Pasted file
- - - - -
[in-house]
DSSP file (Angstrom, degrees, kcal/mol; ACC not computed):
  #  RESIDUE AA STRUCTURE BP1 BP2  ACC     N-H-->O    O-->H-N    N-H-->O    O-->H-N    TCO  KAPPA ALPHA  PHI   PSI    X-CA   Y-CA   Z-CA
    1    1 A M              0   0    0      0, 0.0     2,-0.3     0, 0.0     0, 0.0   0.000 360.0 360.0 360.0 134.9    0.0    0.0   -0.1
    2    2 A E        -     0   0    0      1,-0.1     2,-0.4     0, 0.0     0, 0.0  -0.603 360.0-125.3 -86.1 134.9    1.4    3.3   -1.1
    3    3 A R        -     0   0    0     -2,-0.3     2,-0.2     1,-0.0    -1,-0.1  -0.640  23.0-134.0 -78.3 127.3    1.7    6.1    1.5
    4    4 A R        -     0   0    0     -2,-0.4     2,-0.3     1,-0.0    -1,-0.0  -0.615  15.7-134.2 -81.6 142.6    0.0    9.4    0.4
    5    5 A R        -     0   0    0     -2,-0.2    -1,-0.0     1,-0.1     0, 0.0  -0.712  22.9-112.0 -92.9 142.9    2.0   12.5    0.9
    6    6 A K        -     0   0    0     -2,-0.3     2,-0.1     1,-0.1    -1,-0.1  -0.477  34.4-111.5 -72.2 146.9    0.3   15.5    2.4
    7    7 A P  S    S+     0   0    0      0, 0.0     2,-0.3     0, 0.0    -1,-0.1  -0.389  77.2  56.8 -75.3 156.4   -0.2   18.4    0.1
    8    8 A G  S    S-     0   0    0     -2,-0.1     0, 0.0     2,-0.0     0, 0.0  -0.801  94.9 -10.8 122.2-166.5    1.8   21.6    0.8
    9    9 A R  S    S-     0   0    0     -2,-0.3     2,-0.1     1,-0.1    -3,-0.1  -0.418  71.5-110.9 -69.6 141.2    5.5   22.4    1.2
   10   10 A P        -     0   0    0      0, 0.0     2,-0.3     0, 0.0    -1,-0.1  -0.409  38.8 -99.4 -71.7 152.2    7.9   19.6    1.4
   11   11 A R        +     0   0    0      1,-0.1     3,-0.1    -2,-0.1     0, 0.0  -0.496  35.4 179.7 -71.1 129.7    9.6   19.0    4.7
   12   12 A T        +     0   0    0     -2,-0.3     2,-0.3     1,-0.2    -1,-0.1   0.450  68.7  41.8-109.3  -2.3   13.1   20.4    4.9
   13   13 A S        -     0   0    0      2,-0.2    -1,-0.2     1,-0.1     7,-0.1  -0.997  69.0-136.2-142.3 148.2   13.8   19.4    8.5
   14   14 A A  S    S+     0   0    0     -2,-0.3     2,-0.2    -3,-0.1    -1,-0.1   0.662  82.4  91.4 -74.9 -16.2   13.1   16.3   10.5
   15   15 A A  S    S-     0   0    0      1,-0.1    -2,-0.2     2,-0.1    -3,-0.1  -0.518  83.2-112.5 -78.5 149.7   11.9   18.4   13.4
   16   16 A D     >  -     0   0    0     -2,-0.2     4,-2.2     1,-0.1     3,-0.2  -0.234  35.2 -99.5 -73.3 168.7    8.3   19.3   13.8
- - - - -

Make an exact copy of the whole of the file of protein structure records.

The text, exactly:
[in-house]
DSSP file (Angstrom, degrees, kcal/mol; ACC not computed):
  #  RESIDUE AA STRUCTURE BP1 BP2  ACC     N-H-->O    O-->H-N    N-H-->O    O-->H-N    TCO  KAPPA ALPHA  PHI   PSI    X-CA   Y-CA   Z-CA
    1    1 A M              0   0    0      0, 0.0     2,-0.3     0, 0.0     0, 0.0   0.000 360.0 360.0 360.0 134.9    0.0    0.0   -0.1
    2    2 A E        -     0   0    0      1,-0.1     2,-0.4     0, 0.0     0, 0.0  -0.603 360.0-125.3 -86.1 134.9    1.4    3.3   -1.1
    3    3 A R        -     0   0    0     -2,-0.3     2,-0.2     1,-0.0    -1,-0.1  -0.640  23.0-134.0 -78.3 127.3    1.7    6.1    1.5
    4    4 A R        -     0   0    0     -2,-0.4     2,-0.3     1,-0.0    -1,-0.0  -0.615  15.7-134.2 -81.6 142.6    0.0    9.4    0.4
    5    5 A R        -     0   0    0     -2,-0.2    -1,-0.0     1,-0.1     0, 0.0  -0.712  22.9-112.0 -92.9 142.9    2.0   12.5    0.9
    6    6 A K        -     0   0    0     -2,-0.3     2,-0.1     1,-0.1    -1,-0.1  -0.477  34.4-111.5 -72.2 146.9    0.3   15.5    2.4
    7    7 A P  S    S+     0   0    0      0, 0.0     2,-0.3     0, 0.0    -1,-0.1  -0.389  77.2  56.8 -75.3 156.4   -0.2   18.4    0.1
    8    8 A G  S    S-     0   0    0     -2,-0.1     0, 0.0     2,-0.0     0, 0.0  -0.801  94.9 -10.8 122.2-166.5    1.8   21.6    0.8
    9    9 A R  S    S-     0   0    0     -2,-0.3     2,-0.1     1,-0.1    -3,-0.1  -0.418  71.5-110.9 -69.6 141.2    5.5   22.4    1.2
   10   10 A P        -     0   0    0      0, 0.0     2,-0.3     0, 0.0    -1,-0.1  -0.409  38.8 -99.4 -71.7 152.2    7.9   19.6    1.4
   11   11 A R        +     0   0    0      1,-0.1     3,-0.1    -2,-0.1     0, 0.0  -0.496  35.4 179.7 -71.1 129.7    9.6   19.0    4.7
   12   12 A T        +     0   0    0     -2,-0.3     2,-0.3     1,-0.2    -1,-0.1   0.450  68.7  41.8-109.3  -2.3   13.1   20.4    4.9
   13   13 A S        -     0   0    0      2,-0.2    -1,-0.2     1,-0.1     7,-0.1  -0.997  69.0-136.2-142.3 148.2   13.8   19.4    8.5
   14   14 A A  S    S+     0   0    0     -2,-0.3     2,-0.2    -3,-0.1    -1,-0.1   0.662  82.4  91.4 -74.9 -16.2   13.1   16.3   10.5
   15   15 A A  S    S-     0   0    0      1,-0.1    -2,-0.2     2,-0.1    -3,-0.1  -0.518  83.2-112.5 -78.5 149.7   11.9   18.4   13.4
   16   16 A D     >  -     0   0    0     -2,-0.2     4,-2.2     1,-0.1     3,-0.2  -0.234  35.2 -99.5 -73.3 168.7    8.3   19.3   13.8